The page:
identity 1.0 documentation

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Breaking change in OAuth 2.0 rev. 23

http://lists.openid.net/pipermail/openid-specs-ab/Week-of-Mon-20120312/001672.html

I only noticed now that rev 23 had a breaking change. it seems to doesn’t allow the response_type=code token unless we define another client type such as “hybrid”.

This is a breaking change.

I wonder why I did not notice it till now.

See below.

>From section 2.1 of http://tools.ietf.org/rfcdiff?difftype=–hwdiff&url2=draft-ietf-oauth-v2-23.txt

“A client application consisting of multiple components, each with its own client type (e.g. a distributed client with both a confidential server-based component and a public browser-based component), MUST register each component separately as a different client to ensure proper handling by the authorization server.”

Discuss.

http://lists.openid.net/pipermail/openid-specs-ab/Week-of-Mon-20120312/001673.html

Yes I didn’t see any discussion on that before the change.

It is unclear if you can define a new client type, it is not a real parameter.

Perhaps it is enough to say that any client asking for code token is hybrid and needs to be treated appropriately. Though that section seems to make having a separate client_id for each component mandatory.

http://lists.openid.net/pipermail/openid-specs-ab/Week-of-Mon-20120312/001674.html

Yes I didn’t see any discussion on that before the change.

It is unclear if you can define a new client type, it is not a real parameter.

Perhaps it is enough to say that any client asking for code token is hybrid and needs to be treated appropriately. Though that section seems to make having a separate client_id for each component mandatory.

Indeed, and that’s the breaking point.

http://lists.openid.net/pipermail/openid-specs-ab/Week-of-Mon-20120312/001675.html

The way I read it, “code token” is its own type, and it needs to be treated differently from either “code” or “token”, which isn’t a change. What the intent of the text is, I believe, is to keep people from using the same client id with “code” as with “token”. This would effectively be mixing public and private clients in the most normal use cases, which is the section that it’s in, and that’s not a good thing.

I don’t think it’s actually a breaking change, but I’m less convinced of the utility of normative language here.

– Justin

http://lists.openid.net/pipermail/openid-specs-ab/Week-of-Mon-20120312/001676.html

The way I read it, “code token” is its own type, and it needs to be treated

My first take was that but the text goes:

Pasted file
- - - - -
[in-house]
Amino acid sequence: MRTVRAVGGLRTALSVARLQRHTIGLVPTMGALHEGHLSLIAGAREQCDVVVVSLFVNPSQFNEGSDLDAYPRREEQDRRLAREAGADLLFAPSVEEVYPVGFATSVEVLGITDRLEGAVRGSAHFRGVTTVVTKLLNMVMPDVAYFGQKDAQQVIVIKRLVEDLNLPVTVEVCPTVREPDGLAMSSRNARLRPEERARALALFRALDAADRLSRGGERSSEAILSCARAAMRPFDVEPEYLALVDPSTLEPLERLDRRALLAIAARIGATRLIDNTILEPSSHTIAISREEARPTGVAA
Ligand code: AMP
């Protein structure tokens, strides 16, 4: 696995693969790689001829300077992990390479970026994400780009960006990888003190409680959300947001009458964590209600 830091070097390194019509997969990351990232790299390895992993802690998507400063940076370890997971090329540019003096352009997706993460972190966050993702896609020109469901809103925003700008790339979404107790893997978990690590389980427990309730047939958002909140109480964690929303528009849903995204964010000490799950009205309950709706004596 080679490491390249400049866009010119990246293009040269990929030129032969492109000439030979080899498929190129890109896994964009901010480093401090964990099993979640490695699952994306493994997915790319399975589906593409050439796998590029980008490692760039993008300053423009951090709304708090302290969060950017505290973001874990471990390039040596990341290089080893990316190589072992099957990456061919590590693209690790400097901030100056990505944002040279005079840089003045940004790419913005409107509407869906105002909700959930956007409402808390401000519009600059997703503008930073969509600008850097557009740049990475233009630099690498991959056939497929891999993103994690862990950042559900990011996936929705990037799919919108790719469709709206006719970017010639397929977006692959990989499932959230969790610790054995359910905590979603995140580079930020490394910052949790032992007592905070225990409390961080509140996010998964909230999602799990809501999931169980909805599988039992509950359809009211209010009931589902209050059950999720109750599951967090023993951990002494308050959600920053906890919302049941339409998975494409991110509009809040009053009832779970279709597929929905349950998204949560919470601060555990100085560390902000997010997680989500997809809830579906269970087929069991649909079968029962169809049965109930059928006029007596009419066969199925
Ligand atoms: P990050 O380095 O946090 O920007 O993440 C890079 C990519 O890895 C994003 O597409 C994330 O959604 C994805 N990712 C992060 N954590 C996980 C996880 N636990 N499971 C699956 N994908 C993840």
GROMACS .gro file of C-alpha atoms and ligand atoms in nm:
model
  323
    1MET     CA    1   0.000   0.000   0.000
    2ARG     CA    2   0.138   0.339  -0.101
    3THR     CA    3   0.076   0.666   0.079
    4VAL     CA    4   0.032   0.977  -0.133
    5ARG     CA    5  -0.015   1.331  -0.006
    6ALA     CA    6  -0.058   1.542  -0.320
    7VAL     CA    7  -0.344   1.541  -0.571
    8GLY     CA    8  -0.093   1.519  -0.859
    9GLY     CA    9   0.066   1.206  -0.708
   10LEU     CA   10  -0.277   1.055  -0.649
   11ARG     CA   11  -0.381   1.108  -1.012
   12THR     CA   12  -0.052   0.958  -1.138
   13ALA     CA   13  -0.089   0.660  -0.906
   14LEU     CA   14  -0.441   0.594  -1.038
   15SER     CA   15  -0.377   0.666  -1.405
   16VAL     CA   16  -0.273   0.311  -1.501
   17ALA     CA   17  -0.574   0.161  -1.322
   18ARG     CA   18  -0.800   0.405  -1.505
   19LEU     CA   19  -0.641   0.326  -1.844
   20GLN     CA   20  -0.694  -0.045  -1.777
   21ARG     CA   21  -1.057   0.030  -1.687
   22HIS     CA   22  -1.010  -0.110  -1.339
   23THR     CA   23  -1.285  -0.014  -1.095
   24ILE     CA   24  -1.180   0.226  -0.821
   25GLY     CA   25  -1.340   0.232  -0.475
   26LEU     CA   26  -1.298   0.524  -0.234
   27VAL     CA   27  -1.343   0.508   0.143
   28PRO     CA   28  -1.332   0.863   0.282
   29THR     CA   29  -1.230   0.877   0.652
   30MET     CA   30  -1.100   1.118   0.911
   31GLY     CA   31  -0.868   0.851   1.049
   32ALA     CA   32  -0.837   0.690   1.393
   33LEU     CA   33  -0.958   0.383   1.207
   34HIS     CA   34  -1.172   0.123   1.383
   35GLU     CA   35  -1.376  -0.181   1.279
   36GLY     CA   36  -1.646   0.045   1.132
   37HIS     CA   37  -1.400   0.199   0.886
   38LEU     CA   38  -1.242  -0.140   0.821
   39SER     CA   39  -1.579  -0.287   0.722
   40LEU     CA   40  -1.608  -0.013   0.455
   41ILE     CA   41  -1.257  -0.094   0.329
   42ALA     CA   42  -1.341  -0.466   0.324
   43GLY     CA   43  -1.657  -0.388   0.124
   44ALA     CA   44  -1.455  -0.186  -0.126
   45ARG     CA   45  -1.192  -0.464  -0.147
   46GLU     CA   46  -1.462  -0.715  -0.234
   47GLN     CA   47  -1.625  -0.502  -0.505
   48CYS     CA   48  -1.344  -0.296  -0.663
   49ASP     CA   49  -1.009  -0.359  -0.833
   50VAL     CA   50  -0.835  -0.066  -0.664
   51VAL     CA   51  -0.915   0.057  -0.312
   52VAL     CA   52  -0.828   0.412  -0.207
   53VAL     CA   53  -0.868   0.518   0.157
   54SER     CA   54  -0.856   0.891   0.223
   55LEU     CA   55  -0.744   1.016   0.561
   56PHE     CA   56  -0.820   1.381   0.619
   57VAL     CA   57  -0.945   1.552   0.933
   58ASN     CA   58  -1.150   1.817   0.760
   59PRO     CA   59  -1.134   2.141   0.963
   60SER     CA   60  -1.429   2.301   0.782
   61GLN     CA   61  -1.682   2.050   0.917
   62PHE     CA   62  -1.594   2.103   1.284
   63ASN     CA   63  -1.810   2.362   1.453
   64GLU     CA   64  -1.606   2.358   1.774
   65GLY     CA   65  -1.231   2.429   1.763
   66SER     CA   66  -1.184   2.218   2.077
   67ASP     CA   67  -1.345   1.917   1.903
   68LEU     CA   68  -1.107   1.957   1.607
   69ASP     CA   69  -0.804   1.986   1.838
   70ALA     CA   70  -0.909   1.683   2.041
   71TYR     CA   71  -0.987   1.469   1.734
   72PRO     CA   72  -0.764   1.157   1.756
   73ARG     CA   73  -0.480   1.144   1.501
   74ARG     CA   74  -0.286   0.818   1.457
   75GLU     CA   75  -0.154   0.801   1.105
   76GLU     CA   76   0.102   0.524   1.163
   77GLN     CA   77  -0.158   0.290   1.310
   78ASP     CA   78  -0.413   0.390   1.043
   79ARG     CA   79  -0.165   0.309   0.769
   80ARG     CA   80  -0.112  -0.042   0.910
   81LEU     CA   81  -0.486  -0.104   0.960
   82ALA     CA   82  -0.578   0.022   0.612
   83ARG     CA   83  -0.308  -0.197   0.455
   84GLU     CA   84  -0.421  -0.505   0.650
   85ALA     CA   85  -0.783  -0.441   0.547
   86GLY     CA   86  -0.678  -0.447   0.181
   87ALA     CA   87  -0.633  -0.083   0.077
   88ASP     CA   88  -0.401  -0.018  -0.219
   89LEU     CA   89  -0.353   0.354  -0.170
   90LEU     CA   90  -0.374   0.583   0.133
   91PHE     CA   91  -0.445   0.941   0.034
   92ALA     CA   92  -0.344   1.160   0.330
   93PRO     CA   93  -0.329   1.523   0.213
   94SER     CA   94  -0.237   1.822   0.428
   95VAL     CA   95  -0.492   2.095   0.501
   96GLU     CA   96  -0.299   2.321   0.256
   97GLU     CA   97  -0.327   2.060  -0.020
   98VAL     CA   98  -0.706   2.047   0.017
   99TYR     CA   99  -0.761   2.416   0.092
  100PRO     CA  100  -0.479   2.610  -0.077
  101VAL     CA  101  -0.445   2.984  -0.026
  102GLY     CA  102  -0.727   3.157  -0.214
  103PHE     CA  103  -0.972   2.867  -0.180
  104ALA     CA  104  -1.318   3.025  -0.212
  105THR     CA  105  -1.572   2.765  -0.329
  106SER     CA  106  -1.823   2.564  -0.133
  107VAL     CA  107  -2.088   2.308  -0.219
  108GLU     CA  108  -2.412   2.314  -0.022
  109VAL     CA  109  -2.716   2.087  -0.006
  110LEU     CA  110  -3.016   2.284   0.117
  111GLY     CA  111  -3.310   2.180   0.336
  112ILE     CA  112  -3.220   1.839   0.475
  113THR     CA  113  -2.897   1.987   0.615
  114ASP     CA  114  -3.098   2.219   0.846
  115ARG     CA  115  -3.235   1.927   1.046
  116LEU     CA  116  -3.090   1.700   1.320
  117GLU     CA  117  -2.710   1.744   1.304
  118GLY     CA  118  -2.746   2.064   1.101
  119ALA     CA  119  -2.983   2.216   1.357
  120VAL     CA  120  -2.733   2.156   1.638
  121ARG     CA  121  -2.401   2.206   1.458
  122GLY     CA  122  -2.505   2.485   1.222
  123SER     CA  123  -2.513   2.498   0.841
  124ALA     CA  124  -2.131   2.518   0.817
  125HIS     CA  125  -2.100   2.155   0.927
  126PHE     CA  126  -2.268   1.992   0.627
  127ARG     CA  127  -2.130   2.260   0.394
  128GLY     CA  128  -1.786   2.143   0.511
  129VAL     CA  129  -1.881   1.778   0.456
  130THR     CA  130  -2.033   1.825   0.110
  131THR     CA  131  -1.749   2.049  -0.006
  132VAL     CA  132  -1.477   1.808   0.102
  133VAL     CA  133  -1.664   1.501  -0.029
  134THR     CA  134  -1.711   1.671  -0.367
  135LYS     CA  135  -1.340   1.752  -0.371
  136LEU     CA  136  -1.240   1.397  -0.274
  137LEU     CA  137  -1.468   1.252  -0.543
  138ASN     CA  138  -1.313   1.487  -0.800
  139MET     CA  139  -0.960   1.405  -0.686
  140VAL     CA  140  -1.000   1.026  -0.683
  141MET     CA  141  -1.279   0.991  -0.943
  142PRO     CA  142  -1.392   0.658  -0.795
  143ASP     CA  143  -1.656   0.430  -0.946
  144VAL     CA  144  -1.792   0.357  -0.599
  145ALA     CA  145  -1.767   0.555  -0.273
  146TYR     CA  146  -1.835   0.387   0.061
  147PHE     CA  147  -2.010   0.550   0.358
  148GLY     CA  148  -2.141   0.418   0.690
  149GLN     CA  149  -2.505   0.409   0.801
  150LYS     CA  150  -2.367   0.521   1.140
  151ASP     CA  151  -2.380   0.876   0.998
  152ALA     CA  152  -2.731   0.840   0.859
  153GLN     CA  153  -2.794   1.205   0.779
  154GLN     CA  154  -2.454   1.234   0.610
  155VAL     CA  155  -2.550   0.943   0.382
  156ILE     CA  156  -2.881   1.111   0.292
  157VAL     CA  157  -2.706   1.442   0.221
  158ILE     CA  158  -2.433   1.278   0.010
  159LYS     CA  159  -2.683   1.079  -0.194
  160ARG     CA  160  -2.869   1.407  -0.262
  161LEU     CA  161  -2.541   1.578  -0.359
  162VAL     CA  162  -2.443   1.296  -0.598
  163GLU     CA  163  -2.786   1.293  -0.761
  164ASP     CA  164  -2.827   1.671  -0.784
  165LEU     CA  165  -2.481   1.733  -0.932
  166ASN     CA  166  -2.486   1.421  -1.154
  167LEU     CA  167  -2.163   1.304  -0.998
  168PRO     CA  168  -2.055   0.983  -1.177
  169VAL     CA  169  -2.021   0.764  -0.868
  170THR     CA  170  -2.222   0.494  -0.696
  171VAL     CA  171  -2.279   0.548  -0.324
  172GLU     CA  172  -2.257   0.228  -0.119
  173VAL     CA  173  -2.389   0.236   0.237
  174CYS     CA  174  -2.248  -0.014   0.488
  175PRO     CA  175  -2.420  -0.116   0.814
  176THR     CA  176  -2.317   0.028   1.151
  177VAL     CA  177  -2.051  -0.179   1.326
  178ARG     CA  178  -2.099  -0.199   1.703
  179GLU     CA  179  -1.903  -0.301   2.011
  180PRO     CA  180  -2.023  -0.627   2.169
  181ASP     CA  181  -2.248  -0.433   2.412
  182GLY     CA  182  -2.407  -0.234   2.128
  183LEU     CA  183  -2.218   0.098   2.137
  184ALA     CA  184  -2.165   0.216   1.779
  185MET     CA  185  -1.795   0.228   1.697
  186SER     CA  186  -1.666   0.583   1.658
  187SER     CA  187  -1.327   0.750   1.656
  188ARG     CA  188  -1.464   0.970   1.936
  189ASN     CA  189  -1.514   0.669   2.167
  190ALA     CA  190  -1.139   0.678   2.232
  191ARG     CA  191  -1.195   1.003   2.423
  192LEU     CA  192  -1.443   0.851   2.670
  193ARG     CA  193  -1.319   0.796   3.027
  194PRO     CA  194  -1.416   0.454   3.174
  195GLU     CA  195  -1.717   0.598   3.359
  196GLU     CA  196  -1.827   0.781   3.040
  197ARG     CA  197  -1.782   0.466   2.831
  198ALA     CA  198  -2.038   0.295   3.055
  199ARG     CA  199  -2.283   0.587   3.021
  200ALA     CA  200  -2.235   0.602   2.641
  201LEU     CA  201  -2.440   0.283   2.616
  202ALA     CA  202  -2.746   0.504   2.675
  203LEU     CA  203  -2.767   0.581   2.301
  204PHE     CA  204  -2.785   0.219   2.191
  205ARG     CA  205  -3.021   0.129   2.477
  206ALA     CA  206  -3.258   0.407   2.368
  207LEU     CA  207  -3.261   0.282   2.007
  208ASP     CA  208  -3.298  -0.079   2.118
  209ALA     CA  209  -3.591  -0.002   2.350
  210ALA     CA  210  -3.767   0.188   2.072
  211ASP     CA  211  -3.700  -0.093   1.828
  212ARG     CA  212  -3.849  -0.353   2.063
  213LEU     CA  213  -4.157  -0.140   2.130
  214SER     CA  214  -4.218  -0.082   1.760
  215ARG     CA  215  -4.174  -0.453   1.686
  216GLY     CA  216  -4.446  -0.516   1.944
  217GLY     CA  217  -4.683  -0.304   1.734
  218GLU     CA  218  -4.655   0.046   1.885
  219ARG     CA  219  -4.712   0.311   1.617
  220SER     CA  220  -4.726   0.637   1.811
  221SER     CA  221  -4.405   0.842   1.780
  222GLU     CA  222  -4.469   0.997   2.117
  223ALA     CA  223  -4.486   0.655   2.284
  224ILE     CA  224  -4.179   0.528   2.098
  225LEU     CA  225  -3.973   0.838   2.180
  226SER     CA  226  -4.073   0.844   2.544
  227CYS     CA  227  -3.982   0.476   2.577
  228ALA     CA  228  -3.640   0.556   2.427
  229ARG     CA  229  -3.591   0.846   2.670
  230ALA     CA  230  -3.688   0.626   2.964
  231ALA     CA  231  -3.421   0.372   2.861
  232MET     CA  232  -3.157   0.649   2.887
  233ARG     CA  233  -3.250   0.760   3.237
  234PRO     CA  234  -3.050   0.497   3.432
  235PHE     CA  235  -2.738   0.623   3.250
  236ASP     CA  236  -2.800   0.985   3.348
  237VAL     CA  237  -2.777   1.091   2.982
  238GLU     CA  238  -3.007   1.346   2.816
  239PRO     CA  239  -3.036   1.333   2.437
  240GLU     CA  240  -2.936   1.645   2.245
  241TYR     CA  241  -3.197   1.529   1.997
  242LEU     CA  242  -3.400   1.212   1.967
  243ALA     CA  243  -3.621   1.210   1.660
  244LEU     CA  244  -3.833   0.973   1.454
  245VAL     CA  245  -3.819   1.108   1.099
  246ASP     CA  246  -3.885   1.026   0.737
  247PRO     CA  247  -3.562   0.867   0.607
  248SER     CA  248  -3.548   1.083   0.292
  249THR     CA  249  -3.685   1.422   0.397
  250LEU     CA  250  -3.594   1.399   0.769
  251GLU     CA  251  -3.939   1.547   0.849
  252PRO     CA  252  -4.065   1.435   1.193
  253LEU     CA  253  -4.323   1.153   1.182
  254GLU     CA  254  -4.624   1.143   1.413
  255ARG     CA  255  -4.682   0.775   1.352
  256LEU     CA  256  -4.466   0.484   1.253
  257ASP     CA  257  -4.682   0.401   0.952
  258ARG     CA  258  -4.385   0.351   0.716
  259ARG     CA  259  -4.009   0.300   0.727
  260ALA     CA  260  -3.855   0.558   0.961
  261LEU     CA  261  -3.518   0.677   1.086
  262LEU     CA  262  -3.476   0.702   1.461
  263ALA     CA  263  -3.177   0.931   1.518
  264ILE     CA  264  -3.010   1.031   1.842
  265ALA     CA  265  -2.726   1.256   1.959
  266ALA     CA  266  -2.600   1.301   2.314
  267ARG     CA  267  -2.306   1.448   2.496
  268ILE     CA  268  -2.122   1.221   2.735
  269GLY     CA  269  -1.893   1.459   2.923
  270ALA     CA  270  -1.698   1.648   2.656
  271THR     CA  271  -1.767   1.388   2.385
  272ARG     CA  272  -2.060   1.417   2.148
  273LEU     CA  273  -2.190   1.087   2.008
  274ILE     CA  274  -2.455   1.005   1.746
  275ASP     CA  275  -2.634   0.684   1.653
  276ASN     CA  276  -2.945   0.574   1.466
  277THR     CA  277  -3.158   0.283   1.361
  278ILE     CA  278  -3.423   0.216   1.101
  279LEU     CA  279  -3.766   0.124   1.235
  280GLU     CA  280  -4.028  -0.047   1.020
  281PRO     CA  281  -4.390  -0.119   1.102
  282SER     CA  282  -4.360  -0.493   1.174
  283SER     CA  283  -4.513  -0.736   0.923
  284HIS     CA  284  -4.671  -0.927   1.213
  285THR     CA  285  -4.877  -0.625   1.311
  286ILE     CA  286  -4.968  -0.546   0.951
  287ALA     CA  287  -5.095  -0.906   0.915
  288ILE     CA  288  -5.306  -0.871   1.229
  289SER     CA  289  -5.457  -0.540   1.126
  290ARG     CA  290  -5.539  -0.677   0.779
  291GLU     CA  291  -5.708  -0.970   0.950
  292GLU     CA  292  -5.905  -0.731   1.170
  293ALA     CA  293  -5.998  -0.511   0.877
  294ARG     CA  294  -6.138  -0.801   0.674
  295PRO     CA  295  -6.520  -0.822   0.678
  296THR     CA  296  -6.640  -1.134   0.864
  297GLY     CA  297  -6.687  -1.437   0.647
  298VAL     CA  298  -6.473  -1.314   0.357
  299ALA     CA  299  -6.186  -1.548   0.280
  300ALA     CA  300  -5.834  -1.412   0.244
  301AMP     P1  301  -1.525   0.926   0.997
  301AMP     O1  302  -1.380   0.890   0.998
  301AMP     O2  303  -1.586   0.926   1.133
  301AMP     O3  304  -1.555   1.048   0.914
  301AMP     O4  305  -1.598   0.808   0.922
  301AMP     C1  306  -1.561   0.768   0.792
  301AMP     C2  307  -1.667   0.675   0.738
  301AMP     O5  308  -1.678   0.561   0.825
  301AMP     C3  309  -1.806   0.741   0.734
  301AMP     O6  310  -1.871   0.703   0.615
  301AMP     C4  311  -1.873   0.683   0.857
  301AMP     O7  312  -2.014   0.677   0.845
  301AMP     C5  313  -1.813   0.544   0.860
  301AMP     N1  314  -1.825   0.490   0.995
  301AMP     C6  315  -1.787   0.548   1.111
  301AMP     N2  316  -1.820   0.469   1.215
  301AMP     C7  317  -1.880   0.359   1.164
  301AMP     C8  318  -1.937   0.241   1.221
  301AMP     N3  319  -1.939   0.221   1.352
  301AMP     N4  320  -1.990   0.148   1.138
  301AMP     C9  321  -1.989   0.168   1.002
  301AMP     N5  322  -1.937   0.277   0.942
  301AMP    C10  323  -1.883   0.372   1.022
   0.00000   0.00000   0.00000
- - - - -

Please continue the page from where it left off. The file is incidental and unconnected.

a distributed client with both a confidential server-based component and a public browser-based component), MUST register each component separately as a different client

so looks to me that it does not allow that interpretation...

http://lists.openid.net/pipermail/openid-specs-ab/Week-of-Mon-20120312/001684.html

A related question came up on the OAuth WG list: http://www.ietf.org/mail-archive/web/oauth/current/msg08548.html though I don’t know if that provides much guidance.

http://lists.openid.net/pipermail/openid-specs-ab/Week-of-Mon-20120312/001677.html

This is the only discussion about this change. http://www.ietf.org/mail-archive/web/oauth/current/msg08271.html

And this is the response I got in OAuth ML. http://www.ietf.org/mail-archive/web/oauth/current/msg08548.html

According to the Eran’s reply, I thought extensions (eg. response_type=code token) can overwrite the requirement.

http://lists.openid.net/pipermail/openid-specs-ab/Week-of-Mon-20120312/001678.html

The problem is the normative MUST language. If it were SHOULD, it is less of the problem.

Since it is a MUST, we cannot extend it. That is the problem that I am pointing out.

http://lists.openid.net/pipermail/openid-specs-ab/Week-of-Mon-20120312/001679.html

Not true – extensions can override MUST requirements if they specify the conditions that break it.

http://lists.openid.net/pipermail/openid-specs-ab/Week-of-Mon-20120312/001682.html

Good to know it. I thought an extension could only extend from an extension point but could not override a normative language. If it can, it would not be a problem.

http://lists.openid.net/pipermail/openid-specs-ab/Week-of-Mon-20120312/001685.html

I am quite confused with this change.

In particular, I am not sure response_type is anymore relevant. Can’t it be inferred from the client, since each client is bound to a security context?

http://lists.openid.net/pipermail/openid-specs-ab/Week-of-Mon-20120312/001686.html

If we’re concerned about this change, we should begin discussing it on the OAuth mailing list and lobbying to have it undone. Discussing it on the AB list won’t accomplish this.

http://lists.openid.net/pipermail/openid-specs-ab/Week-of-Mon-20120312/001687.html

I agree and I am planning to raise the issue here. However, I would like to register it here that I don’t think the current approach to defer to extensions is necessarily sufficient to remove all cause for concern by this WG.

http://lists.openid.net/pipermail/openid-specs-ab/Week-of-Mon-20120312/001688.html

> If we’re concerned about this change, we should begin discussing it on the > OAuth mailing list and lobbying to have it undone. Discussing it on the AB > list won’t accomplish this.

I just sent a message to the OAuth list in this regard. Yes, I think this should be debated there.

Marius

http://lists.openid.net/pipermail/openid-specs-ab/Week-of-Mon-20120312/001689.html

So it was my attempt to see if it were a problem that we can solve here or not and good to hear that you filed it to the oauth list.

http://lists.openid.net/pipermail/openid-specs-ab/Week-of-Mon-20120312/001680.html

The change does not preclude these being the same physical client

http://lists.openid.net/pipermail/openid-specs-ab/Week-of-Mon-20120312/001681.html

Right, this, too. A client could effectively have two personae.